Dr. Aquilino Alamo takes a casual approach to athletic events, whether he’s running a marathon or planning his upcoming 45-mile race from Rockport to Boothbay Harbor.

“So far, I’ve been competing with people in marathons to get a good photo at the finish line,” he observes. “Now, I’m running against a boat.”

The “boat” is the topsail schooner Timberwind, captained by identical twins Joe and Bob Tassi of Camden. The event, called Jammers and Joggers, kicks off Boothbay Harbor’s Windjammer Days, a four-day festival celebrating its 50th anniversary this year. So the race distance is designed to approximate the number of Windjammer Days birthdays.

At 7:30 a.m. on June 25, the Timberwind will set sail from Rockport Harbor, destined for the Whale Park in Boothbay Harbor, some 45 nautical miles away.

Meanwhile, from near the statue of Andre the Seal in Rockport Marine Park, Alamo — with a torch in hand — will start his trek: three blocks down Pascal Avenue, left on West Street, across U.S. Route 1 and following Route 90 for about 10 miles to Waldoboro. Then it’s onto Route 1 through town and about 25 miles through Nobleboro and Newcastle before hanging a left to Route 27 in Edgecomb to the finish line at Whale Park.

Alamo estimates his run will take 7 to 7½ hours. “Unless I twist my ankle or get run over on the road,” he adds cheerfully. “I hope I can get a southerly wind.”

The Timberwind’s prospects are a bit more uncertain, he sounds slightly tickled to say, owing to potentially delaying or course-lengthening vagaries of wind and weather, especially fog.

Alamo — “Aqui,” as he is known, rhymes with Jackie — faces challenges. There are formidable hills on Route 90 in Warren, after the intersection in mid-Waldoboro and on Route 1 up to the Route 27 turnoff.

But Alamo, 45, at 5 feet 7 inches and 165 pounds, is a well-muscled runner and no stranger to long distance-races with scary course elevation profiles. Last month he did the Pineland Farms Festival 50K, running 5 hours, 15 minutes, 37 seconds. In 2011 he did the 50-miler at Pineland, in 10:38:38. He’s run a dozen marathons, most recently Gettysburg (4:15) in late April, and calls himself “a four-hour guy” with a 3:40 PR, who aspires to do a marathon in all 50 states.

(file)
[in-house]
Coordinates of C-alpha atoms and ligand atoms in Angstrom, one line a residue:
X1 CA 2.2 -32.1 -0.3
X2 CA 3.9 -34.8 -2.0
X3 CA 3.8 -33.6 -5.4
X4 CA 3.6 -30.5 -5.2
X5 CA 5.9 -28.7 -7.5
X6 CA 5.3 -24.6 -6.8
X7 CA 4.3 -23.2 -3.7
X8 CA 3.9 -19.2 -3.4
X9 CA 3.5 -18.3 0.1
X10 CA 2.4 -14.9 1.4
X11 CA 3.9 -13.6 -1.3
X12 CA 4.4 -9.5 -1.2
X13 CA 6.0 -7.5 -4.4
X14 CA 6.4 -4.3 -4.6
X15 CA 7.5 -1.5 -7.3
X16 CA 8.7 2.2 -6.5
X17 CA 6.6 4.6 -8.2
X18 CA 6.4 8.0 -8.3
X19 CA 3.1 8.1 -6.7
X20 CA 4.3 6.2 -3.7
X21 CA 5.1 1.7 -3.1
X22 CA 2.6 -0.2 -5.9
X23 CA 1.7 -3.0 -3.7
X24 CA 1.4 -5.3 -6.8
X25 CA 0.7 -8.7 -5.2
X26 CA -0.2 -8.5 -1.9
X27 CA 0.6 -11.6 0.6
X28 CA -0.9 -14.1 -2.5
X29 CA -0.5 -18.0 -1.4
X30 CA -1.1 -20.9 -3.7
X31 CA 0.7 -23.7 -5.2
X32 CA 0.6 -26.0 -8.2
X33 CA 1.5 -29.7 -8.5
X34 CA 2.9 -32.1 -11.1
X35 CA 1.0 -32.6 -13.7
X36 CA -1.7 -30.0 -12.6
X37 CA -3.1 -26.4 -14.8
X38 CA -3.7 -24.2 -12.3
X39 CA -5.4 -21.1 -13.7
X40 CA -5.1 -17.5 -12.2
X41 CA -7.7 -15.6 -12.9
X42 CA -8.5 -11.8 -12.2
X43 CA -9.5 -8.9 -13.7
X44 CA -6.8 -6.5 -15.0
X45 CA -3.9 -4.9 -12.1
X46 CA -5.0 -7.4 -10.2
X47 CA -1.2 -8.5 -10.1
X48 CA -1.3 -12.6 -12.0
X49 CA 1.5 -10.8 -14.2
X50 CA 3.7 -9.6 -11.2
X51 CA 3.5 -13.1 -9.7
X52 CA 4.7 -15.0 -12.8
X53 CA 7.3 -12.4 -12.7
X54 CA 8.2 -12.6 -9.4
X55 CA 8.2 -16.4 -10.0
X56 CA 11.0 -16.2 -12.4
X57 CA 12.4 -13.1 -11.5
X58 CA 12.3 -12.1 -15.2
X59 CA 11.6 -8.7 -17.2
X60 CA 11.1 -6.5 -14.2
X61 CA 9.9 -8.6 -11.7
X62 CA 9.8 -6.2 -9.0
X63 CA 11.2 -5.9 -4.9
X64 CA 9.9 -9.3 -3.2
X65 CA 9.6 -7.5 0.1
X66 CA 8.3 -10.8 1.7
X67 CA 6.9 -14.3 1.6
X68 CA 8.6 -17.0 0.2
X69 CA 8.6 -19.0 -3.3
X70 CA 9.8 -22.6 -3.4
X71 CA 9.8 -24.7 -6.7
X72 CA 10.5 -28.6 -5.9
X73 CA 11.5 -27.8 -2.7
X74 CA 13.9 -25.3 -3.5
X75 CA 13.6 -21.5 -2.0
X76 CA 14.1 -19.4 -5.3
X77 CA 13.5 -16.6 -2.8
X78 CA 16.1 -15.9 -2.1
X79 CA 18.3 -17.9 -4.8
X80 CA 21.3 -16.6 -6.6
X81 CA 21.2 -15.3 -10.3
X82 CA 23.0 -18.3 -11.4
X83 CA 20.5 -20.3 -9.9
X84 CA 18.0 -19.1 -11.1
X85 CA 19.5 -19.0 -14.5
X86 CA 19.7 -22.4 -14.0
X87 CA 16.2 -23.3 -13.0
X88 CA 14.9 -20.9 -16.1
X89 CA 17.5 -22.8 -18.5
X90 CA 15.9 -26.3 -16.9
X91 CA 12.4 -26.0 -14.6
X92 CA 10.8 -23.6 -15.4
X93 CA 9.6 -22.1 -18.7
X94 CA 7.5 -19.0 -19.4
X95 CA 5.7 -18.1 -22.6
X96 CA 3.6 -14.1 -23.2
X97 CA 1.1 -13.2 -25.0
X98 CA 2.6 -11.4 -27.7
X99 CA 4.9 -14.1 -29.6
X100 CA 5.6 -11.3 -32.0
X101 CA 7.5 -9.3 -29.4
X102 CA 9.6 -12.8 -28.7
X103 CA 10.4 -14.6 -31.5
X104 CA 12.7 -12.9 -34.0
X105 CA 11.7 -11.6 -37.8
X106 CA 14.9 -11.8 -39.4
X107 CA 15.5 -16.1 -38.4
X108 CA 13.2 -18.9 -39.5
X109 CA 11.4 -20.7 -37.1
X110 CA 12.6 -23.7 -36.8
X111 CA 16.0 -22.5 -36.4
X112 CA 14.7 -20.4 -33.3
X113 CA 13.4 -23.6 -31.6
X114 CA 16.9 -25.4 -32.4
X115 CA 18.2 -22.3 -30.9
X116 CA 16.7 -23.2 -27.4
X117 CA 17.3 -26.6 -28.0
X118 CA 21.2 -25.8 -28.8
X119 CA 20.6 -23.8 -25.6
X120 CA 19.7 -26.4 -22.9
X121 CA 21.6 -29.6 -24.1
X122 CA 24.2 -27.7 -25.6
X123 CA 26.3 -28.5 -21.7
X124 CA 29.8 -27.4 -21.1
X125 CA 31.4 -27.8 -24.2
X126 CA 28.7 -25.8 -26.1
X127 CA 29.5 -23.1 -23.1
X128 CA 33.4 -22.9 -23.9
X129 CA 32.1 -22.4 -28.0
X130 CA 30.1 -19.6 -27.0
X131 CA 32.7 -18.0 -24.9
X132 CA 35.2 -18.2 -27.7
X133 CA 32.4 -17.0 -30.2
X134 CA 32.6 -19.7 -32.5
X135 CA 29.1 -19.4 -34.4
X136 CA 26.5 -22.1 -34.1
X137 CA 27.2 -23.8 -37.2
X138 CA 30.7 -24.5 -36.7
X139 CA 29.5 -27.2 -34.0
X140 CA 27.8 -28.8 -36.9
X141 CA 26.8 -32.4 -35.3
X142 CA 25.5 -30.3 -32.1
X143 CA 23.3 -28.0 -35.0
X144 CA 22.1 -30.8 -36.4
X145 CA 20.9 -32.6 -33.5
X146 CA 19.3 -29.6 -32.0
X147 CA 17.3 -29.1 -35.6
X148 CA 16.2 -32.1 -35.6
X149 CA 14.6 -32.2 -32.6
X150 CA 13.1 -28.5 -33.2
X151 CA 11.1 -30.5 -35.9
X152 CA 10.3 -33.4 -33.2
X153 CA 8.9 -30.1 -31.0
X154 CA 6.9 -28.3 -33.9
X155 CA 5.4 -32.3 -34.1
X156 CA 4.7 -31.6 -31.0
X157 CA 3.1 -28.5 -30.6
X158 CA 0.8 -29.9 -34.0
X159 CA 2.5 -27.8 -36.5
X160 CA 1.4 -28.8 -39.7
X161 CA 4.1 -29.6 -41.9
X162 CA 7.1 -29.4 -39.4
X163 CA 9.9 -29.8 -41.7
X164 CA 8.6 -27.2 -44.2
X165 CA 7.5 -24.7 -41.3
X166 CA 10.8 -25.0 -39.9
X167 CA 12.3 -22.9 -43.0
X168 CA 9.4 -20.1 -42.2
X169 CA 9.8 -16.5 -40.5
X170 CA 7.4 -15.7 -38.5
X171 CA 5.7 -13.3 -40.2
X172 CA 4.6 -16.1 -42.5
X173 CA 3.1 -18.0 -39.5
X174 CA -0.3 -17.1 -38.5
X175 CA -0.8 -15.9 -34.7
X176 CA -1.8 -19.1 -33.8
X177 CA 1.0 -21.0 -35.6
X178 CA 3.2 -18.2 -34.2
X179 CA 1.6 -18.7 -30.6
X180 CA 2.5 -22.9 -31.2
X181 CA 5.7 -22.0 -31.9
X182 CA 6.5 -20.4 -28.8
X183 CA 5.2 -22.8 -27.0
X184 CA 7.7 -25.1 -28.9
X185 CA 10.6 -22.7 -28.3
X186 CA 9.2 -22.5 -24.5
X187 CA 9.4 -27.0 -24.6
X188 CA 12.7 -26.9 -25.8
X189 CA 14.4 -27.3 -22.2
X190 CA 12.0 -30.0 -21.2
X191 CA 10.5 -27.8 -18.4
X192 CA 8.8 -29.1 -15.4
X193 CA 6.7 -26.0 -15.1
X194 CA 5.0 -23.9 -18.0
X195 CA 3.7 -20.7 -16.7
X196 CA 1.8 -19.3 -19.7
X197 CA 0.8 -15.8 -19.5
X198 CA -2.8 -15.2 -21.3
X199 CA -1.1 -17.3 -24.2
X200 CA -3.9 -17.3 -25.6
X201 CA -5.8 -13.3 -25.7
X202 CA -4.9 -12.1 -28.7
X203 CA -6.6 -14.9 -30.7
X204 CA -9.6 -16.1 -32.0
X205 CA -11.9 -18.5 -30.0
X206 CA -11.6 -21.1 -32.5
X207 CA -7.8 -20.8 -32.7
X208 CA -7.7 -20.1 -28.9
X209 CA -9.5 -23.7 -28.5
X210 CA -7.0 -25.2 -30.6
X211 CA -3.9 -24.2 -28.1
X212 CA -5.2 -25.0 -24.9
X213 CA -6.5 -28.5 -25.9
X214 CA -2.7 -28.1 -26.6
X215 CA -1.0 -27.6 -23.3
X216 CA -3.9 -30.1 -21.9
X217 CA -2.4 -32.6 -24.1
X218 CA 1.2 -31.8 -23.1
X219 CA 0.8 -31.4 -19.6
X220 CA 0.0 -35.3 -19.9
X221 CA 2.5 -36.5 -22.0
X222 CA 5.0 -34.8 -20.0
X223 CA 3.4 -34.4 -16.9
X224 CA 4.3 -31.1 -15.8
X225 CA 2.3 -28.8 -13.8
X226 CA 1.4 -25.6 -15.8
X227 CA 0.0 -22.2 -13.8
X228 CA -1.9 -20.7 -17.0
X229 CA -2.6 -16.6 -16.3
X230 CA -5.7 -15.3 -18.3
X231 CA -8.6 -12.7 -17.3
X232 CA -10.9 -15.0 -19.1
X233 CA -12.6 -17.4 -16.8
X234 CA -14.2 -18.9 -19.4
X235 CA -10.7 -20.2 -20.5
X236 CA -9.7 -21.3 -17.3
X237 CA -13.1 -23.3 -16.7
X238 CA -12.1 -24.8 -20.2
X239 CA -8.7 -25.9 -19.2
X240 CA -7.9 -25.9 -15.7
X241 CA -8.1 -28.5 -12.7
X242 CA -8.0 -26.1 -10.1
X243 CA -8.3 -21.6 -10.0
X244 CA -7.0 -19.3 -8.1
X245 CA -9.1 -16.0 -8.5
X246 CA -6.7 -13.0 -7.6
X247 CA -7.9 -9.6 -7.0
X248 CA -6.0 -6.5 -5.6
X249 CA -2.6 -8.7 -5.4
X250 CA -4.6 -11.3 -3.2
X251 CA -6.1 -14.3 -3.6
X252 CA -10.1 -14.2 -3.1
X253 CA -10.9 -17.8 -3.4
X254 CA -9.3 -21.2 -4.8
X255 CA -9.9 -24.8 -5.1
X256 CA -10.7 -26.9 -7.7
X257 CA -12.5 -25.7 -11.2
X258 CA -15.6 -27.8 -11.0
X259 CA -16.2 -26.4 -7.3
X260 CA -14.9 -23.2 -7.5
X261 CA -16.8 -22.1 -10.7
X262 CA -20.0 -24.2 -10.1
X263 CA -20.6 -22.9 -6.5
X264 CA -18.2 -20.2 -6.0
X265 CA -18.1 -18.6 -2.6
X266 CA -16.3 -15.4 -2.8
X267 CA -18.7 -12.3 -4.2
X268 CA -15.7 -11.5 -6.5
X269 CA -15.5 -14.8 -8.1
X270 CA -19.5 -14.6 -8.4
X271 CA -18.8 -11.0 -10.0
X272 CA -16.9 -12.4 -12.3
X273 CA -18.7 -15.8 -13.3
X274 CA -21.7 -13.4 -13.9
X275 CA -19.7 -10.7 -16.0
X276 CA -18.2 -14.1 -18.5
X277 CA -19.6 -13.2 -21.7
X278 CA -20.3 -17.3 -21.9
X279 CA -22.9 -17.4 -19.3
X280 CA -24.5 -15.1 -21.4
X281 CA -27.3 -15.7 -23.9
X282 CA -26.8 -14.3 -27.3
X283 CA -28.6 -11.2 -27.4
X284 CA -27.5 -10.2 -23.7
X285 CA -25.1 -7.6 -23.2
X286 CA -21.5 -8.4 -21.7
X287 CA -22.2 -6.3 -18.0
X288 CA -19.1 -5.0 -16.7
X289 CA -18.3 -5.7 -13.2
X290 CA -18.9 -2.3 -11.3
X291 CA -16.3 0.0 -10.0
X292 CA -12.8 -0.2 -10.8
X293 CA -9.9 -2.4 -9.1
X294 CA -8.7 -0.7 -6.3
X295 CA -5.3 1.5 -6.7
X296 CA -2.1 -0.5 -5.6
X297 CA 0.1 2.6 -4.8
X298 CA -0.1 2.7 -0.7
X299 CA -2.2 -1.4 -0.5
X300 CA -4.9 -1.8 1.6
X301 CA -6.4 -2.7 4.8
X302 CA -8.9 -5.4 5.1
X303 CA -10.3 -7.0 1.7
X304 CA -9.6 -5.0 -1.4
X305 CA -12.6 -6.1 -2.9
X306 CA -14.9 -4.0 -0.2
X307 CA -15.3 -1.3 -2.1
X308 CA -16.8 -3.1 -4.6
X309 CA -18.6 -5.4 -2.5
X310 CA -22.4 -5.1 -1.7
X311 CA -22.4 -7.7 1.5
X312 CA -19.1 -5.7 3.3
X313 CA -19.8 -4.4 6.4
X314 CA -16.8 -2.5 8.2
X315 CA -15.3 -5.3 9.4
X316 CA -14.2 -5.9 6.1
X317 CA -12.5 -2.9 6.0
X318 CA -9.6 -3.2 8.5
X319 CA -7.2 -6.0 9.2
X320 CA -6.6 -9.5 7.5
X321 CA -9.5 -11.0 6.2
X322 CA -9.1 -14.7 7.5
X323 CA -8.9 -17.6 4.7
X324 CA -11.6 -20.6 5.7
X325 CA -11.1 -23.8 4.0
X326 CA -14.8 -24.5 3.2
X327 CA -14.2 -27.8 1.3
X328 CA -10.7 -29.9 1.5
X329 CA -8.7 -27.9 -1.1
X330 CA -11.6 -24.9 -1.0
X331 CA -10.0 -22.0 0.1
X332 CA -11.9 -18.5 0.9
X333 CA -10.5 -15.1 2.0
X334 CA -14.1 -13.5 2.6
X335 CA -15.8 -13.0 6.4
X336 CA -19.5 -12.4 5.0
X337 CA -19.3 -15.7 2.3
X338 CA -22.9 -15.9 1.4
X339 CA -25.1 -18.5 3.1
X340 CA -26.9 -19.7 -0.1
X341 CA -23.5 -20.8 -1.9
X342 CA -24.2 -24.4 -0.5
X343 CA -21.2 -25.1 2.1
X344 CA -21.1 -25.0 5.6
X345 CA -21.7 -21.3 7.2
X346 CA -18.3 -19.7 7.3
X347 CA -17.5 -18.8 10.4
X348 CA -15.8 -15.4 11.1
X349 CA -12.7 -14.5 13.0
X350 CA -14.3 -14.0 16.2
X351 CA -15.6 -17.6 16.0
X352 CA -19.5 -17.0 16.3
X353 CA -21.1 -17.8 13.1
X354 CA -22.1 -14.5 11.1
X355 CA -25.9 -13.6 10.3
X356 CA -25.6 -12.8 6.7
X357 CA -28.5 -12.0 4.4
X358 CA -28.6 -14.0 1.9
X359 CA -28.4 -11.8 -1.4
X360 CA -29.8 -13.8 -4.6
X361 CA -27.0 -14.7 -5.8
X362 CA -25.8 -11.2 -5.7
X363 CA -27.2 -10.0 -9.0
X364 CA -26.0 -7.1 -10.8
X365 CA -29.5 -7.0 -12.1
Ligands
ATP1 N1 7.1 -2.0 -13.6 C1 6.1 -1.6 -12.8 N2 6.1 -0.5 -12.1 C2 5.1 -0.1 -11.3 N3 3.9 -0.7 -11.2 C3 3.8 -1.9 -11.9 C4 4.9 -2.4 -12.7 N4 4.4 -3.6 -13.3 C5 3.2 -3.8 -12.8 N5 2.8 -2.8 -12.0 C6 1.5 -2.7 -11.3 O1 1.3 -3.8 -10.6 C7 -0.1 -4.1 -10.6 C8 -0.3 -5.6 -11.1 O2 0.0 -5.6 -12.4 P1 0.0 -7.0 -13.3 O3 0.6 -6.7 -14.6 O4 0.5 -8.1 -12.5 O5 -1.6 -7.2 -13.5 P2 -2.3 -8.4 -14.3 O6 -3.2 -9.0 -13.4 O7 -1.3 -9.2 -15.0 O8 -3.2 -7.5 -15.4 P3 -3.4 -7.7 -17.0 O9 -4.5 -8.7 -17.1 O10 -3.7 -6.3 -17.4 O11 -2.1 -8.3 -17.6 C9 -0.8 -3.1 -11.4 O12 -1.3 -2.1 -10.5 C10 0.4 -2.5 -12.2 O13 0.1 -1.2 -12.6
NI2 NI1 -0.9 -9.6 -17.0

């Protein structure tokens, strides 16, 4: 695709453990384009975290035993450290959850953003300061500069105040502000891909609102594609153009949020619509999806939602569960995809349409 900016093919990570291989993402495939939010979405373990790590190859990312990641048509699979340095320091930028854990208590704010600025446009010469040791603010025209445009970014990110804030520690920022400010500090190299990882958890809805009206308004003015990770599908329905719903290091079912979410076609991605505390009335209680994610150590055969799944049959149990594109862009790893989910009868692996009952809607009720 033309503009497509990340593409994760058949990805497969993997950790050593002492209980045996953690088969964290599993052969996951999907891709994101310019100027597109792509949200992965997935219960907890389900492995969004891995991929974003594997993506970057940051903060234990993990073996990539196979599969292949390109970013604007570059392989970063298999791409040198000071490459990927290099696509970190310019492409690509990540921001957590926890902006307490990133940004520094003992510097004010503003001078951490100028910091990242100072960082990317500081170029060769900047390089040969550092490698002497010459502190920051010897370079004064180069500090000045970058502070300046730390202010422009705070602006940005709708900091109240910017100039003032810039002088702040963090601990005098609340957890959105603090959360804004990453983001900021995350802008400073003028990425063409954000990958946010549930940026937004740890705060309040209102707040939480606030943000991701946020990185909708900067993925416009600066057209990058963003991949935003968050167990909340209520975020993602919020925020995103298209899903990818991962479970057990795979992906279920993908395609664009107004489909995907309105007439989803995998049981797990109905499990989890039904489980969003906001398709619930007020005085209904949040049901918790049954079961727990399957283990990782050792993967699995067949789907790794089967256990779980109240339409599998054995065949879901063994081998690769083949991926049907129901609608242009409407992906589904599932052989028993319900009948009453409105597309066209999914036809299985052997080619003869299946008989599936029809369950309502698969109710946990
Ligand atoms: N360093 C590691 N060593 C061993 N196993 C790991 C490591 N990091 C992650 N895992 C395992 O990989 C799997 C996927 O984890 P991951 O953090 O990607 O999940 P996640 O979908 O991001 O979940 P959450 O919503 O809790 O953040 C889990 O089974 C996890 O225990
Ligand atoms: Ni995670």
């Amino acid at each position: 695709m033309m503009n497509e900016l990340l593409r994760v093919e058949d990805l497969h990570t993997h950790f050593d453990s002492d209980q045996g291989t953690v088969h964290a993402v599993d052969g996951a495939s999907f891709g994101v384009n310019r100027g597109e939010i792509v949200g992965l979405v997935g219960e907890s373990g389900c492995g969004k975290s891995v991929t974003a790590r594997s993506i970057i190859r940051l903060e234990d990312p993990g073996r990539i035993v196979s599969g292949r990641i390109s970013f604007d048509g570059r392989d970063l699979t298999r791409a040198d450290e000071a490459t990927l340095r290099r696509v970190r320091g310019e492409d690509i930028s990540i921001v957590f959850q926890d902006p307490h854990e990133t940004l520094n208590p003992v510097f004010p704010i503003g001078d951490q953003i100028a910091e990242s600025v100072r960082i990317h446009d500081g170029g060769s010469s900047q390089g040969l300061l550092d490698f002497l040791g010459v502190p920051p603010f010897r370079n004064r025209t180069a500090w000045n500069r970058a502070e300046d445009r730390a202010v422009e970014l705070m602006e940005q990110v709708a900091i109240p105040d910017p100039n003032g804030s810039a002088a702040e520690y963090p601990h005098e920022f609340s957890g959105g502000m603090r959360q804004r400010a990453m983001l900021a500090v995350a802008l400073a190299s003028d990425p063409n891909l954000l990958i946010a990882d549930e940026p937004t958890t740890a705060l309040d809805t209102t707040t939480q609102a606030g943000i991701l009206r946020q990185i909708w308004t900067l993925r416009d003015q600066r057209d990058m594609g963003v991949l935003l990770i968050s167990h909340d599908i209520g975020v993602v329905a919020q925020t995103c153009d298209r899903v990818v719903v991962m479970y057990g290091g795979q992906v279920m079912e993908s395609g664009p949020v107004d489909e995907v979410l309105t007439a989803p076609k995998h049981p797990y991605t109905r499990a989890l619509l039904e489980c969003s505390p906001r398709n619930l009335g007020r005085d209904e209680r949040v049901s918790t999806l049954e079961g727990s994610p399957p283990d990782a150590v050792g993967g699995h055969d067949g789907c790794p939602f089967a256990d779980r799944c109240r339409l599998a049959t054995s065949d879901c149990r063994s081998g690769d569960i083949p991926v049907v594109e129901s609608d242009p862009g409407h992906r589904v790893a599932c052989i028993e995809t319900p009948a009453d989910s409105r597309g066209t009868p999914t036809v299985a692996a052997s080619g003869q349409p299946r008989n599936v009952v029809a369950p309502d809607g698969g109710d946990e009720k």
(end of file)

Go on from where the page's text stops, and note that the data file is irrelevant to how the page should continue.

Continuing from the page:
More, he’s an Ironman triathlete who did Lake Placid last summer and is bound for the world championship ironman at Kailua-Kona in Hawaii in October, as a lottery entrant.

Given his busy career at Lincoln Medical Partners, and considering that he has four kids ages 6-16, one might fairly wonder how Aquilino manages to pack everything.

“Sleep is overrated,” he replies, citing ultramarathoner Dean Karnazes’ comment on spending a third of one’s life in bed.

Speaking of family, they (along with friends) make up the Joggers team that will help pace Aquilino. Oldest son Jude, 16, and 15-year-old twins Kyle and Karl — all of whom run high school track and two of whom have already done half marathons — will cover significant miles; 6-year-old Ariel, wife Chat, and 2-year-old Husky Jack will escort Aquilino to the finish.

A native of the Philippines, Aquilino did his residency in internal medicine in the Bronx, N.Y., then spent four years practicing in Machias, until 2002.

“That’s how I fell in love with Maine,” he says. “The outdoors. The small-town community. And then we came to Boothbay, which was the best move.”

Aquilino’s affection for the Boothbay region and desire to do something for it have spurred his Windjammer Days feat.

“I’m sure there are others who are faster, but maybe I’m the only one they know, or the only one crazy enough, or that they can afford. You feed me, I will run!” he said.

“But if by doing this I can inspire one person or family, it will be well worth the effort. I love this town, and I’ll do anything that helps it.”

And he will enjoy the experience, as he does the marathons he does not hurry to finish.

“Why kill myself?” he asks. “I run for fun. It doesn’t matter how fast you are, unless you’re a pro. You get the same medal, the same crappy food.

“Many years from now, I won’t remember my times. Ten yards from the finish, if I see people around me sprinting, I get out of the way and let them pass, so I can be sure to get a good photo. That way, the memory will stay clear.”

Whether Aquilino beats the Timberwind or not, his Windjammer Days race should yield a fine and memorable finish photo.

THE ED SHEPARD Memorial 5K, honoring Maine running legend and Maine Running Hall of Famer Ed Shepard, will be held at 9 a.m. on Saturday in Gorham.

Race director Mike Towle notes that the course, which starts on Morrill Avenue and finishes on South Street in front of the library, is flat.

The fee is a very fair $15, or $20 on race day. Awards go to the top three male and female finishers, plus age-group winners.

For more information and a race application, check out www.edshepardmemorial.com or contact Towle at 210-0318 or [email protected]

John Rolfe of Portland is a staff writer and a road runner. He can be reached at 791-6429 or at:

[email protected]